IndyCar: Penalty sends frustrated Montoya to back for Sonoma race
AUG 24, 2014 2:38p ET
SONOMA, California – Team Penske driver Juan Pablo Montoya is the only driver in the field for Sunday’s Go Pro Grand Prix of Sonoma Verizon IndyCar Series race that is a former winner at Sonoma Raceway, but in a much different race car.
Montoya scored his first career NASCAR Sprint Cup Series win at Sonoma in 2007 when he won the Toyota/Save Mart 350. It was one of only two wins Montoya had in NASCAR’s top series as he makes his IndyCar Series debut at the 12-turn, 2.385-mile road course on Sunday.
Montoya starts 19th in Sunday’s 22-car field after he was penalized in Saturday’s qualifications when INDYCAR Officials ruled he drove through the line in Turn 11 on one of his laps. Turn 11 is supposed to be treated as if it’s a wall, and any time the tires touch the line or go over it, INDYCAR officials can call it a penalty.
Montoya was livid about the call.
“I touched the line at the beginning and wasn’t over the line and didn’t use anything,” Montoya said. “They just want to make the calls when they want to make the calls. It’s typical here. Everything is always convenient to them. I was braking but because I touched the line they penalized me. I’m not even outside the track.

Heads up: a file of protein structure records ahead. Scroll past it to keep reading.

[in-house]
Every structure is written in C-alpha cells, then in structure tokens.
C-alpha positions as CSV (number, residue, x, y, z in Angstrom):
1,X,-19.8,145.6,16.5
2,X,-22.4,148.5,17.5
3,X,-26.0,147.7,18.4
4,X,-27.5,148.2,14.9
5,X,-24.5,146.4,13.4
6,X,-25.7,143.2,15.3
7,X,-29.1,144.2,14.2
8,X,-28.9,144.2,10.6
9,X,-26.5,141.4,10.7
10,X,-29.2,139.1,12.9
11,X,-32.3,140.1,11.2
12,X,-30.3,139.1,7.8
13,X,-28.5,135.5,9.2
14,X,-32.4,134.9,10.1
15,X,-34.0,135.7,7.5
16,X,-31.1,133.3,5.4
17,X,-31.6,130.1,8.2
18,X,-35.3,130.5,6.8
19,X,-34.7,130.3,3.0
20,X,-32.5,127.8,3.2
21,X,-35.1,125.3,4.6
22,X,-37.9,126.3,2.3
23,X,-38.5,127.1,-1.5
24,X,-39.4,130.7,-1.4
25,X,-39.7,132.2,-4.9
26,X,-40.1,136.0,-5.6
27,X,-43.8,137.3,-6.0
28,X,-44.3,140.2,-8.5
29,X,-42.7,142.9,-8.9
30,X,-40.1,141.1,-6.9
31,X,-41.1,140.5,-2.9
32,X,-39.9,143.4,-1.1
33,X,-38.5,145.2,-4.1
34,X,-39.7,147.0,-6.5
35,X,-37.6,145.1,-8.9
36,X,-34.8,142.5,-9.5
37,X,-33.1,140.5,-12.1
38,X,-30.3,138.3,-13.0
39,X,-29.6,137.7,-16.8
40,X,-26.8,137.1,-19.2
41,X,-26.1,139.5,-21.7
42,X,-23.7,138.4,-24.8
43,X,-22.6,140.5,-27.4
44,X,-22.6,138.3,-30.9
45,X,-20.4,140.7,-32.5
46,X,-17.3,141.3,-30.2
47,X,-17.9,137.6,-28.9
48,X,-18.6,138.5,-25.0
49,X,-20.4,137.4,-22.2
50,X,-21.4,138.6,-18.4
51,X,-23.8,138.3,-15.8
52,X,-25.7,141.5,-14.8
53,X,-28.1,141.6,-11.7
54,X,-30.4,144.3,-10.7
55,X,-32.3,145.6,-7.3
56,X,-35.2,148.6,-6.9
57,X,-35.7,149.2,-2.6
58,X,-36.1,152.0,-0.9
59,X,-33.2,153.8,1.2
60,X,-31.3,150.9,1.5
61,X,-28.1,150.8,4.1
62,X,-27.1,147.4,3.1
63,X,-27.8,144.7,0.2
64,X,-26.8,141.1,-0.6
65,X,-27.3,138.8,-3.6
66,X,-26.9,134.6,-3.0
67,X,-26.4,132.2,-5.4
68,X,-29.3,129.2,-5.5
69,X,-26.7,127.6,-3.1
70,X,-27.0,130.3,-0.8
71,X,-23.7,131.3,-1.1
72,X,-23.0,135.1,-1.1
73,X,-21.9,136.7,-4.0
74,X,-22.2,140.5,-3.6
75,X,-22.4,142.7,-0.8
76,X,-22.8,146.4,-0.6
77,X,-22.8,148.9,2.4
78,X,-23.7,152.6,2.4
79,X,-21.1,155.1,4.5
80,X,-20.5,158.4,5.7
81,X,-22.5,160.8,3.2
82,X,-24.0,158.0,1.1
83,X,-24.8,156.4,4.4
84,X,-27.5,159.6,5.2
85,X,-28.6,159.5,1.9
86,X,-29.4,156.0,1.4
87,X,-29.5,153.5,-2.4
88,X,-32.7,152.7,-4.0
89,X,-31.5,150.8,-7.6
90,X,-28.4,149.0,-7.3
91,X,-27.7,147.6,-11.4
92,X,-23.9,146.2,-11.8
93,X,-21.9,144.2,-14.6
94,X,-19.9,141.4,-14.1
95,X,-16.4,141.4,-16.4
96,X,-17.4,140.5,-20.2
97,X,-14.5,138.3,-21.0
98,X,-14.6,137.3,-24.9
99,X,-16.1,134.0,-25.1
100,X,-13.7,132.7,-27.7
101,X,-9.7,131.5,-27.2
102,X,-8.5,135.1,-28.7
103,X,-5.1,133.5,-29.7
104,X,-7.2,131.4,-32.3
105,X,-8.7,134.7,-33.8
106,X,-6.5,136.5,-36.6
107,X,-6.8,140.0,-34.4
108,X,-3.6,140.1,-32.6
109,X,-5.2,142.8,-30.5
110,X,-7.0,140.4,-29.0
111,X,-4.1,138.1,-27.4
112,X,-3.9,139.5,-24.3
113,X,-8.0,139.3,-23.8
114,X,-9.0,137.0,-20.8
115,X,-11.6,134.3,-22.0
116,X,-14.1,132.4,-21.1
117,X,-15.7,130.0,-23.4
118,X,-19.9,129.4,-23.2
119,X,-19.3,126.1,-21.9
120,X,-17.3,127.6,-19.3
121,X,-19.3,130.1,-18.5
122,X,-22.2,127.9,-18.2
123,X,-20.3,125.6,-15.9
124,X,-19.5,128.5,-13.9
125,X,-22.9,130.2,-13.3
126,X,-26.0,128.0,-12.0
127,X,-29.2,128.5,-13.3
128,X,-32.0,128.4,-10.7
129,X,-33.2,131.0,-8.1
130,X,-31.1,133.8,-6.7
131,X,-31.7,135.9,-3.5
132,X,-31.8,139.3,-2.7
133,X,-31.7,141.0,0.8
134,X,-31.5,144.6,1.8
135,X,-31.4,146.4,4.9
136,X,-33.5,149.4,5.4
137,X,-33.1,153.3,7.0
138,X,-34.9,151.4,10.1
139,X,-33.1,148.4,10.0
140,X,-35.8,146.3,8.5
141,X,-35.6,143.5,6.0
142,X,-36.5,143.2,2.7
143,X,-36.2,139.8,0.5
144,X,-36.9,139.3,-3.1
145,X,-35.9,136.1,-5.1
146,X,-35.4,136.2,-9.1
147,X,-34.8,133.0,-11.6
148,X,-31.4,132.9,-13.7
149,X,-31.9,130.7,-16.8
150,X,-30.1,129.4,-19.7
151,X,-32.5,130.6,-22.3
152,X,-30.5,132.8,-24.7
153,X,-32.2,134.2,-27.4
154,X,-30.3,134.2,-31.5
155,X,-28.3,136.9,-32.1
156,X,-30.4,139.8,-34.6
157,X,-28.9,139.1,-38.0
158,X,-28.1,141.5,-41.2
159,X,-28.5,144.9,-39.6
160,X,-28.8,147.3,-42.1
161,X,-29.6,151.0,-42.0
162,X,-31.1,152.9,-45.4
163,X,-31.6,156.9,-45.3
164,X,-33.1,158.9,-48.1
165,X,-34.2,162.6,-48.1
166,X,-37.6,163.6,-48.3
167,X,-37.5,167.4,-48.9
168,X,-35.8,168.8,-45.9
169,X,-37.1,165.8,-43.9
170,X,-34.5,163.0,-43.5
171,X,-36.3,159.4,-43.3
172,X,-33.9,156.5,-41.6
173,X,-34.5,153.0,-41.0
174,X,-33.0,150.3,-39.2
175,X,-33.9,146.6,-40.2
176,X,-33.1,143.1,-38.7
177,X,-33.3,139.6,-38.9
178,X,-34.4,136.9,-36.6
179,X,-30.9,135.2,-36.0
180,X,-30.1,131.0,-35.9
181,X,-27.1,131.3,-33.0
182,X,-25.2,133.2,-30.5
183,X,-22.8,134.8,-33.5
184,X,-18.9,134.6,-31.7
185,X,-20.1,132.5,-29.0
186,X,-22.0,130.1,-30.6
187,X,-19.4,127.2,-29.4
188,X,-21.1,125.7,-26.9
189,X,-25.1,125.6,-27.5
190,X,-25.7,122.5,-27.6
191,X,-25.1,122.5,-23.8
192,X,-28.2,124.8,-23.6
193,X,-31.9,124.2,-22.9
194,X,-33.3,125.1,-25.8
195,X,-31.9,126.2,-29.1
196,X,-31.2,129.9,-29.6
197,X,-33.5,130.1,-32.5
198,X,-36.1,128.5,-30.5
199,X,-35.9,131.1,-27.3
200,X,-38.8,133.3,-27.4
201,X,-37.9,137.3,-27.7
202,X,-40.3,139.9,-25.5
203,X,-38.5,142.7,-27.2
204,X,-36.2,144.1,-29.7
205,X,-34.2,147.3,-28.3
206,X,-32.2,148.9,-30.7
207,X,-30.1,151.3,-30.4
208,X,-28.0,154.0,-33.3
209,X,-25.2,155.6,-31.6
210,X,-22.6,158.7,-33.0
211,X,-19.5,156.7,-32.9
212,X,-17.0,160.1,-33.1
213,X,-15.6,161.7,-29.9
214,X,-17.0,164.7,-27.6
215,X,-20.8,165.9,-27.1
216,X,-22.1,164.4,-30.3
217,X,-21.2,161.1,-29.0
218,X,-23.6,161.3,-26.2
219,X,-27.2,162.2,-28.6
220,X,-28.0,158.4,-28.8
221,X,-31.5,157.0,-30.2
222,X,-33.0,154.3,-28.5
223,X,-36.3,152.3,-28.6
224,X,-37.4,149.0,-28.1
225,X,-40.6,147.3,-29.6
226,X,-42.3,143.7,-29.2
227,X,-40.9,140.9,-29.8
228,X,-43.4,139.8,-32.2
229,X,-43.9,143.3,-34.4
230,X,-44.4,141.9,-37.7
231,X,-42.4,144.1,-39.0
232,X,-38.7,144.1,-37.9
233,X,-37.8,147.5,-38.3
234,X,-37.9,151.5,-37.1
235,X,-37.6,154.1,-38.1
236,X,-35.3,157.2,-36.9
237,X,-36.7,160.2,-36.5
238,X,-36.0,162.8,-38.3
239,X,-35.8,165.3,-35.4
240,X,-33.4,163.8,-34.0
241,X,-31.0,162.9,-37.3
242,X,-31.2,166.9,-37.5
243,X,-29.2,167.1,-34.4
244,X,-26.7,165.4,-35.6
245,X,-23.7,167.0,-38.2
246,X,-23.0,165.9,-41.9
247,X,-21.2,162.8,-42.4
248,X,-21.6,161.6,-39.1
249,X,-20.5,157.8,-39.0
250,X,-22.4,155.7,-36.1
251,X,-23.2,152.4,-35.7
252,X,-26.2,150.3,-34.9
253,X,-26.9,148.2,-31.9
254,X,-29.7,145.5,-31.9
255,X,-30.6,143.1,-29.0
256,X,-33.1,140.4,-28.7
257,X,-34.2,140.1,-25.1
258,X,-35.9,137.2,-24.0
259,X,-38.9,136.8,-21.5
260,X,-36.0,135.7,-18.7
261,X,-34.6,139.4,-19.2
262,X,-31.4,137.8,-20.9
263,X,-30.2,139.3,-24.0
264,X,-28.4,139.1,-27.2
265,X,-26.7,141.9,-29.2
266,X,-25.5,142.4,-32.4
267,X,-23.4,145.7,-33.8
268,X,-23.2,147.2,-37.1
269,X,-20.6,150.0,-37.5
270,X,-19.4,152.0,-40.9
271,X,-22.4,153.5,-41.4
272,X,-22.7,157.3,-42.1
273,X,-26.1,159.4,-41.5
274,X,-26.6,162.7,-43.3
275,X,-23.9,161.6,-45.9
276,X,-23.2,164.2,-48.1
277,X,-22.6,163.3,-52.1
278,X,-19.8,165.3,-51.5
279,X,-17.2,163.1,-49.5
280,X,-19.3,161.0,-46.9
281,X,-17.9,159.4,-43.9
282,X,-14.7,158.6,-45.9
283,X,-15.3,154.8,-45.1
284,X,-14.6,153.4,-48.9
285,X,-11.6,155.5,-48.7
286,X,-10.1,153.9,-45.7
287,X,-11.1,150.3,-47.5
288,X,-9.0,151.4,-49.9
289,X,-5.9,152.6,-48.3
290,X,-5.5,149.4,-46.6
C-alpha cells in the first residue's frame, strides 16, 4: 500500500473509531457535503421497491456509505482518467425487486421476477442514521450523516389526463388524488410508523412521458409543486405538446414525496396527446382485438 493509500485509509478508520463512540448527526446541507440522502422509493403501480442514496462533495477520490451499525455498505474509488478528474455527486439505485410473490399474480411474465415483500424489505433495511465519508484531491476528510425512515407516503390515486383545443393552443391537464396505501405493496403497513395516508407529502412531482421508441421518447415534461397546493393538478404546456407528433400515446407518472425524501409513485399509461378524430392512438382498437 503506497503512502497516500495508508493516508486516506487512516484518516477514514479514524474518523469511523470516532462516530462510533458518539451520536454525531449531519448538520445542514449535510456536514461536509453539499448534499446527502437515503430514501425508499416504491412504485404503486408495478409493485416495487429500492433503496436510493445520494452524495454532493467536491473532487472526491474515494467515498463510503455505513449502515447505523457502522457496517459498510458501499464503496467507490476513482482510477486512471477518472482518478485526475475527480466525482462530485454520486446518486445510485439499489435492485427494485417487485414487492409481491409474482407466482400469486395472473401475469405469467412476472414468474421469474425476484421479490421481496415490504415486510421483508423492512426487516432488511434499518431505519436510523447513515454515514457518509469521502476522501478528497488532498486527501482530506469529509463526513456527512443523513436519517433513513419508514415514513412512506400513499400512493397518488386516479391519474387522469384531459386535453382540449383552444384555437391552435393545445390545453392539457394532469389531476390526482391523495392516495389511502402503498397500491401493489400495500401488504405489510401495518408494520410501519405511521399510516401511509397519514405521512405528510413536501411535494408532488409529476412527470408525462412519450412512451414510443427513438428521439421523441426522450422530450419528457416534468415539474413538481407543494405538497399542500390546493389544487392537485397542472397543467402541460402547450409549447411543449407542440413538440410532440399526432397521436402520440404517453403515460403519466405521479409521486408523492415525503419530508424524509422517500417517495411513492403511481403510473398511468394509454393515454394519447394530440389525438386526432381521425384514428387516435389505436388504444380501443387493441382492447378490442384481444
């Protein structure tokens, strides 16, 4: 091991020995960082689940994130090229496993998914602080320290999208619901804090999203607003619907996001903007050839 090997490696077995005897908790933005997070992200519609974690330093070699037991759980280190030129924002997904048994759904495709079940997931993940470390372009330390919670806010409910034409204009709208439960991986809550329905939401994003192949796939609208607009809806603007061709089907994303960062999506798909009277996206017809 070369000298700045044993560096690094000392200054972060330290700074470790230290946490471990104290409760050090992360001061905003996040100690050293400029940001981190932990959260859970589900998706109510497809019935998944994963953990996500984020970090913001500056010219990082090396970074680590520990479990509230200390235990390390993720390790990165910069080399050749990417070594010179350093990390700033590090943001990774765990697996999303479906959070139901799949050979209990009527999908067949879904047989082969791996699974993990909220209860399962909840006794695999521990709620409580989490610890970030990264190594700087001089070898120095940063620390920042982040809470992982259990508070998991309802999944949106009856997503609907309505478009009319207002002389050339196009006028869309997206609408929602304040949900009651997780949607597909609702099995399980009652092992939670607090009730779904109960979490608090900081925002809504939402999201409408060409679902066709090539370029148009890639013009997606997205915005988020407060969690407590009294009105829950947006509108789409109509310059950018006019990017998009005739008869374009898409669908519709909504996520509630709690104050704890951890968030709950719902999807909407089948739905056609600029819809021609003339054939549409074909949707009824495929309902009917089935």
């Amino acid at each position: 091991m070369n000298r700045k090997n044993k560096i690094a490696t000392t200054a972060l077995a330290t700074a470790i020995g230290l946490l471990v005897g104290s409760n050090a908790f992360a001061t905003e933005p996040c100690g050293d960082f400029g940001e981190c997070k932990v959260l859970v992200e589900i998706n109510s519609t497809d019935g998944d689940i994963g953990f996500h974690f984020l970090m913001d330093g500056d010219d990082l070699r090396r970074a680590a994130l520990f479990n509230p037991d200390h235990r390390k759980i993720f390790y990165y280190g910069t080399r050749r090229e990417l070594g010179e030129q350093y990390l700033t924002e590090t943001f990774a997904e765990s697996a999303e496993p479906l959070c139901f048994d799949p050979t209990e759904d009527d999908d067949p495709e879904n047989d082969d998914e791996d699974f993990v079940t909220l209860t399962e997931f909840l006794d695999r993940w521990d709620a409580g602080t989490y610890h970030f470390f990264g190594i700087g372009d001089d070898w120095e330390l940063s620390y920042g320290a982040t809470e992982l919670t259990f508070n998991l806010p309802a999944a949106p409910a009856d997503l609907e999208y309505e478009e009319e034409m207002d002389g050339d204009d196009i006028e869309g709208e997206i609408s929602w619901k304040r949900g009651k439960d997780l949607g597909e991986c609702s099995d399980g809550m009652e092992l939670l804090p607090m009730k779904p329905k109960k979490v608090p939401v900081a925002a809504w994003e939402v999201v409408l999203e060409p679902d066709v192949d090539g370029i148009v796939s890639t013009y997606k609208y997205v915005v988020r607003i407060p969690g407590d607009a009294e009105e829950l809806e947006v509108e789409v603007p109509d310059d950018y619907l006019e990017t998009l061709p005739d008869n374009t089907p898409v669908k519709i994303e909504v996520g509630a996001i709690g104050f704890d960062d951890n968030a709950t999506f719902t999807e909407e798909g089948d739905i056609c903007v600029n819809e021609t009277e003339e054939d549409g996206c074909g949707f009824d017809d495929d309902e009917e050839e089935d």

“It was very IndyCar-like ... the inconsistency here is crazy.”
That put a negative spin on Montoya’s return to Sonoma Raceway – a place that should hold an impressive place in his list of accomplishments. But to the driver at Team Penske, it’s a much different challenge.
“It’s not even funny it’s so different,” Montoya said. “The G forces, the corner speed – there is really no point of comparison. I don’t want to be disrespectful but it’s going karting in a rental or a shifter kart. I never liked this place in a stock car. Watkins Glen wasn’t so bad because you could hustle the car and it felt good. But here it was so easy and so slow anybody could do it. You didn’t have to be a road course racer to do well here.”
Montoya said at Sonoma the cars aren’t going fast enough in NASCAR because all the open room allows a driver to run off course and get back onto the track without usually hitting anything.
“I had more sentimental appeal for this place when I did my Skip Barber Driving School,” Montoya said.
Although Montoya was not impressed with Sonoma Raceway in a stock car, he expects to be impressed by the racing in an IndyCar on Sunday.
“Track position is important and you have to have a good car,” he said. “We’ve been struggling; to be honest. We were missing a little bit in practice and then the penalty in qualifying.
“The big key for us is to leave here as a team where nobody but Will Power or Helio Castroneves can win the championship.”
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